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Snatch a Heavier Kettlebell

June 10, 2005 07:55 AM

Sooner or later every kettlebell lifter is going to want to try a heavier 'bell. Over time a dedicated girevik may move up three or four times. The question is, how do you safely leap the gaps between traditional Russian kettlebells? They don't come in five-pound increments, you know. What do you do after the big brown truck leaves and the box is open? The following is a quick "SOP" for working up to snatching a heavier KB.

The three step sequence that involves swings, cleans, overhead supports, and finally snatches works well for my clients, and I found it useful as I began using 70 and 88 pound 'bells myself. A seasoned lifter may run through all stages of this approach in 5 minutes and be "good to go" on these lifts. Someone with less experience or making a more difficult transition may take weeks to work through it safely. Regardless, it is a progressive and safe approach that should prevent accidents and those "whoops!' moments that come from doing too much too soon. So thank the truck driver, open the box, and get busy.

1. The Swing
"If you can deadlift it, you can swing it." Even if you think you may have "overshot" and ordered too heavy a KB, don't despair. If you can sumo-style deadlift it, you can swing it to some degree. Remember that Highland Games athletes swing plate-loading kettlebells of 150 pounds or more to train for the caber or weight-for-height event. So start with swings, as low as you like. As you feel ready, increase the height. Over time you will learn to more explosively snap the hips and to recruit more tension when accelerating or decelerating the kettlebell. When you can one arm swing it to about chest height, you're ready to try the clean.

2. The Clean
The first time I one-arm-cleaned a 70-pound kettlebell I wasn't ready to receive it in the racked position. The weight hangs to the outside of the arm, and while a lighter bell gave me no problems, two poods was a surprise. It wrenched my arm to the outside and I quickly dropped it. To get a feel for the weight, perform your first clean with two hands. Once you have the weight racked, take away the extra hand and walk around with the KB held with just one. These walks will "clean your clean." If your clean has become sloppy (held too far out or too high) due to your old bell being too light, walking with a heavier one in the rack position will fix it. Once you can reliably clean the KB with one hand, you might think you're ready to try a snatch.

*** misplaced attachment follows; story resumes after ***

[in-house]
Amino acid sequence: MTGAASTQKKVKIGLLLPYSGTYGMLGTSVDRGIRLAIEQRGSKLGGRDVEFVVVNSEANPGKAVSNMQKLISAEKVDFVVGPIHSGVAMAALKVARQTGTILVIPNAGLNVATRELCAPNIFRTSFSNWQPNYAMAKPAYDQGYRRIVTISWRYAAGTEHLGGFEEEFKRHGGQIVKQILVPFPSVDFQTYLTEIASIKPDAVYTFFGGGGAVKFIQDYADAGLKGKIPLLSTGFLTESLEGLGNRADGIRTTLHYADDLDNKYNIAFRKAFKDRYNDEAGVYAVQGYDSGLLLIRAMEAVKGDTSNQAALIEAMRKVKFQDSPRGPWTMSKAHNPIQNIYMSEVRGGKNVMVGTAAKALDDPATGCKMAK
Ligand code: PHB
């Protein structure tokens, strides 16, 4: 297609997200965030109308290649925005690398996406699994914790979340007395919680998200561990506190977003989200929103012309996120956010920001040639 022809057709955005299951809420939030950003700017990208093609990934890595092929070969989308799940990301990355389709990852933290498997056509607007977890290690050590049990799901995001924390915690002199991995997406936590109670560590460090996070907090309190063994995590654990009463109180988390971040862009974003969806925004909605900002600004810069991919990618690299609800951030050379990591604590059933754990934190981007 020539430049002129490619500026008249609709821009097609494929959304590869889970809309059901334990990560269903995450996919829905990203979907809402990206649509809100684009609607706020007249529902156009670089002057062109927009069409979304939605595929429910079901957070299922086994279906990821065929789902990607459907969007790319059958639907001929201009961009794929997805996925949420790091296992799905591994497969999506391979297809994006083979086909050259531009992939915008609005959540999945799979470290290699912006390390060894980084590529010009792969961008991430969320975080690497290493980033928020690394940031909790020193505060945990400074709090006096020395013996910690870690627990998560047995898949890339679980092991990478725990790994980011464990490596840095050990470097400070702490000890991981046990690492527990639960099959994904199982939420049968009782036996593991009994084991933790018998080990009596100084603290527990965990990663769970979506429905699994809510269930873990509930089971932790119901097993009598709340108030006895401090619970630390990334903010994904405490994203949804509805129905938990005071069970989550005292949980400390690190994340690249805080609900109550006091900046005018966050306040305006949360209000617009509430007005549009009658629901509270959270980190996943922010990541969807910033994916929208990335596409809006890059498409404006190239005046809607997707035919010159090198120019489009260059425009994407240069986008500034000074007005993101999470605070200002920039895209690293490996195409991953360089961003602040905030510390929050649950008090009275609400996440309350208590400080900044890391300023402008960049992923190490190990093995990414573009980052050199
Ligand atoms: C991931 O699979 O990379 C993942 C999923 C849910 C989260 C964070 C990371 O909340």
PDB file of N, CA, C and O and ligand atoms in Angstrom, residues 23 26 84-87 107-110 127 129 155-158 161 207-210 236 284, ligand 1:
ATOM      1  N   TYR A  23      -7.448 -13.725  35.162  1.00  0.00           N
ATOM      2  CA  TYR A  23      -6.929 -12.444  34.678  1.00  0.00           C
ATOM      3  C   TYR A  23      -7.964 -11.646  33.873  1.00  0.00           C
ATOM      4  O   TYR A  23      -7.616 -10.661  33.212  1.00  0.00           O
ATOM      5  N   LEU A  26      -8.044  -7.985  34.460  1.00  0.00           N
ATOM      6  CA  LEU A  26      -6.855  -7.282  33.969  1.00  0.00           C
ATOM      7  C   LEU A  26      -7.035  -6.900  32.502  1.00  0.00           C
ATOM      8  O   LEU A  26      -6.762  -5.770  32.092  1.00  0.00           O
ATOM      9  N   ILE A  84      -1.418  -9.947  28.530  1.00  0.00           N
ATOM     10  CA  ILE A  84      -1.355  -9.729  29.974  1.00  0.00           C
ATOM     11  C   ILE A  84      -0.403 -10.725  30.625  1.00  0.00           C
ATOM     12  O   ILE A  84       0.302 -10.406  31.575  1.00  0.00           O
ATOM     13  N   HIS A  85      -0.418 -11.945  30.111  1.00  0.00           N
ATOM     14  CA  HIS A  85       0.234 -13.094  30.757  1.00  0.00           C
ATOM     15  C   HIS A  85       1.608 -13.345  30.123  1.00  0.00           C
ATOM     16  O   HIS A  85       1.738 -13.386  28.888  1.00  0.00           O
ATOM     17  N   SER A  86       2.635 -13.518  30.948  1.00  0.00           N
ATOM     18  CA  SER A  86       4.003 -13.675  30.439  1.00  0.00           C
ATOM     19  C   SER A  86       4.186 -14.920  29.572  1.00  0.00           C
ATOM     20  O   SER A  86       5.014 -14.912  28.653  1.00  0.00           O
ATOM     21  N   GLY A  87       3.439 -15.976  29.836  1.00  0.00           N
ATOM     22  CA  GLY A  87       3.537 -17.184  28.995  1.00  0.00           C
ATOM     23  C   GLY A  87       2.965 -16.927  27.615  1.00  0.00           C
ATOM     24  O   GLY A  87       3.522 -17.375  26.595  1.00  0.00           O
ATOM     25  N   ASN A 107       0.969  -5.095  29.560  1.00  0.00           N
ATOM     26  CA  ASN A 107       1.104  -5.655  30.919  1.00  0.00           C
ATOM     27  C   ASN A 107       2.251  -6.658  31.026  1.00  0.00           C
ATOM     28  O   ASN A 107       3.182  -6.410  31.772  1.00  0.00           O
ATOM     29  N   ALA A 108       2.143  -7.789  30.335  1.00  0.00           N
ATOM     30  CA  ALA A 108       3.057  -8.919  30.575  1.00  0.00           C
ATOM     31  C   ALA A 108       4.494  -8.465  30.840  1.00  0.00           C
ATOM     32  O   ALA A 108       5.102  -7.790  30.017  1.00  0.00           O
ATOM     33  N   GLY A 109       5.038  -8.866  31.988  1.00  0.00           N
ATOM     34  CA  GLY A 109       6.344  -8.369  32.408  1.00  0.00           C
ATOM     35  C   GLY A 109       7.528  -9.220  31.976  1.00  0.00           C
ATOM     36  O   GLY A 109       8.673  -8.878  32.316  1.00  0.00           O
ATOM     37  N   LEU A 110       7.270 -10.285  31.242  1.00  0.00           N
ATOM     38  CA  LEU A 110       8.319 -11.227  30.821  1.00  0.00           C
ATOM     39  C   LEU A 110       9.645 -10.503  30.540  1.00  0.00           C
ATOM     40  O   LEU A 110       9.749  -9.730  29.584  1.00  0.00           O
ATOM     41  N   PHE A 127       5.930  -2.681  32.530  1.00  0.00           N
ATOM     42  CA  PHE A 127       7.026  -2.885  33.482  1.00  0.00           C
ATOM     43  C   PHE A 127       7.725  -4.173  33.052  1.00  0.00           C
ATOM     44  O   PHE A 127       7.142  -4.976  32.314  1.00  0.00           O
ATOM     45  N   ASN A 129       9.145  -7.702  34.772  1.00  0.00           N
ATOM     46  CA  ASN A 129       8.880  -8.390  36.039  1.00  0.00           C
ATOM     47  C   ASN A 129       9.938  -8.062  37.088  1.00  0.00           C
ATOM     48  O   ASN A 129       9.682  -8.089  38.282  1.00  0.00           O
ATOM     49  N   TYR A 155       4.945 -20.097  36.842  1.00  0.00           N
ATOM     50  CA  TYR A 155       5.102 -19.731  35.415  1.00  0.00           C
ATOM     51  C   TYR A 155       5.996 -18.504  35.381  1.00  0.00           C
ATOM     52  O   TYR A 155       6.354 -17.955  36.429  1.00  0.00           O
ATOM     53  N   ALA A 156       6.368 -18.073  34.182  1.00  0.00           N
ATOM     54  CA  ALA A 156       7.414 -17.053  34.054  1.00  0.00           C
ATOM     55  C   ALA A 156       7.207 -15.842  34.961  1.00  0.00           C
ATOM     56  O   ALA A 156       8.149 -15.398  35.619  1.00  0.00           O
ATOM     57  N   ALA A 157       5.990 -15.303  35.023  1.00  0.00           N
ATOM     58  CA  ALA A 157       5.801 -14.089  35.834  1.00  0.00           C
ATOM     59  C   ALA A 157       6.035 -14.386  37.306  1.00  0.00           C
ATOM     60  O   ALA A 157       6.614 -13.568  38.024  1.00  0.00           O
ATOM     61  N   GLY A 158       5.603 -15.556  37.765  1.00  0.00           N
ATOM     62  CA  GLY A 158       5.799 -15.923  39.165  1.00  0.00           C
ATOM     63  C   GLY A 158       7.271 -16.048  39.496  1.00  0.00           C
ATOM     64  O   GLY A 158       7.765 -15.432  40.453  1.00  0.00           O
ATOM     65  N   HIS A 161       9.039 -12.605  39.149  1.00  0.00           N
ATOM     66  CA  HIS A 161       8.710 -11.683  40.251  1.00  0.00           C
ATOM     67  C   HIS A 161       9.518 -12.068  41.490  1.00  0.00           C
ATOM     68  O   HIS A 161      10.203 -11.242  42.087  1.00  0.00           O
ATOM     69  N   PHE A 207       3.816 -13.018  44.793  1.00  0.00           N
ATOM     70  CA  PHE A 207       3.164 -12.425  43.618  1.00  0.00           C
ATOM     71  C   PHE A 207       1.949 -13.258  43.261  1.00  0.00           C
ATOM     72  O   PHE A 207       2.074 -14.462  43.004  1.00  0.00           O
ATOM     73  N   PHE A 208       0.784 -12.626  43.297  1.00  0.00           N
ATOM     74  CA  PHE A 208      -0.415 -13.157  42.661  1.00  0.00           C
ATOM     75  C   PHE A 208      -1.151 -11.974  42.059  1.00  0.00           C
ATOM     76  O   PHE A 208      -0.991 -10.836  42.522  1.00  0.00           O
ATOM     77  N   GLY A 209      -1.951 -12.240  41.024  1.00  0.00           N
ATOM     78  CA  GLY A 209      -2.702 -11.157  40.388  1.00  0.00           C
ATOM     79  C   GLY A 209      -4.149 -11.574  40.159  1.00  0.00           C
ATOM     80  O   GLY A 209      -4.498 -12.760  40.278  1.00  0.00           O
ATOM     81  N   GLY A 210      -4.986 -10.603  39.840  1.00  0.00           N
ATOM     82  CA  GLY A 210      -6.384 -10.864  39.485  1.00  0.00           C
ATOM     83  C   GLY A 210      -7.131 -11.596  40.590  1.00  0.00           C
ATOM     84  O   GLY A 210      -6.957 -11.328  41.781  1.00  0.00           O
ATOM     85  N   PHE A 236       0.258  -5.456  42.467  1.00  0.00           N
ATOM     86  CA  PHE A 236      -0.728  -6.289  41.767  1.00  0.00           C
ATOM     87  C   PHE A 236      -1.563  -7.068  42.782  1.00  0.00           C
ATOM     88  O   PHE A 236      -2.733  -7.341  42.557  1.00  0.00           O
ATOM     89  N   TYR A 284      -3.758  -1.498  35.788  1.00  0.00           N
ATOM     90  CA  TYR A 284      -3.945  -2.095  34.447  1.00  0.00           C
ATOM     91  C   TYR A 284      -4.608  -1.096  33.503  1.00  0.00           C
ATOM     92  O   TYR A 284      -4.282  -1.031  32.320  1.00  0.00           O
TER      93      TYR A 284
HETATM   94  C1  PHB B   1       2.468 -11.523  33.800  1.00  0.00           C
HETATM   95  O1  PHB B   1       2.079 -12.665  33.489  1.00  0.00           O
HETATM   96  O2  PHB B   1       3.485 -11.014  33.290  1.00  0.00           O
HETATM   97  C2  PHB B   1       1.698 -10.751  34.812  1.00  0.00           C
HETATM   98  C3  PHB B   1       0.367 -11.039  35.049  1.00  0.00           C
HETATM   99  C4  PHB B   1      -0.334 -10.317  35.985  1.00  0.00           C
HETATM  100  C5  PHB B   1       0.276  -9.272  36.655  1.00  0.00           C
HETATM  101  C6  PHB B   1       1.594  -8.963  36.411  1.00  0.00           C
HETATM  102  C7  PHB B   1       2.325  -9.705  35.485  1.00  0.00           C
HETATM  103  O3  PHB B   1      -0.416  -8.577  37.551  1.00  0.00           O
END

3. The Overhead Support
Hold on. There are two pre-requisites for being able to snatch a given KB. The first is to be able to swing it to the head height. The second is to be able to hold the KB in a secure overhead lockout. Note that pressing the KB has nothing to do with this. At the time I first attempted the snatch I could easily press a 1-pood KB with one arm for many reps. However, I was not prepared to accept the weight at the top of an explosive snatch, and so I dropped the weight on my head. (I was lucky: it had no lasting effects except that I can no longer remember the second grade.) As with the clean, the way to develop the needed stability is to put the weight overhead with a press, push press, or jerk (one or two handed) and then walk with the KB in the lockout. Once you feel confident controlling the bell upstairs, you should be ready to snatch the bigger kettlebell.

There you have it: a safe sequence for working with a new and bigger KB from the ground to overhead. Use it, teach it to your trainees, and go get that new kettlebell.

Jeffrey Crews, RKC is a strength trainer and certified Russian Kettlebell instructor based in the Raleigh-Durham area of North Carolina. To contact Jeff for individual or group training or workshops email him at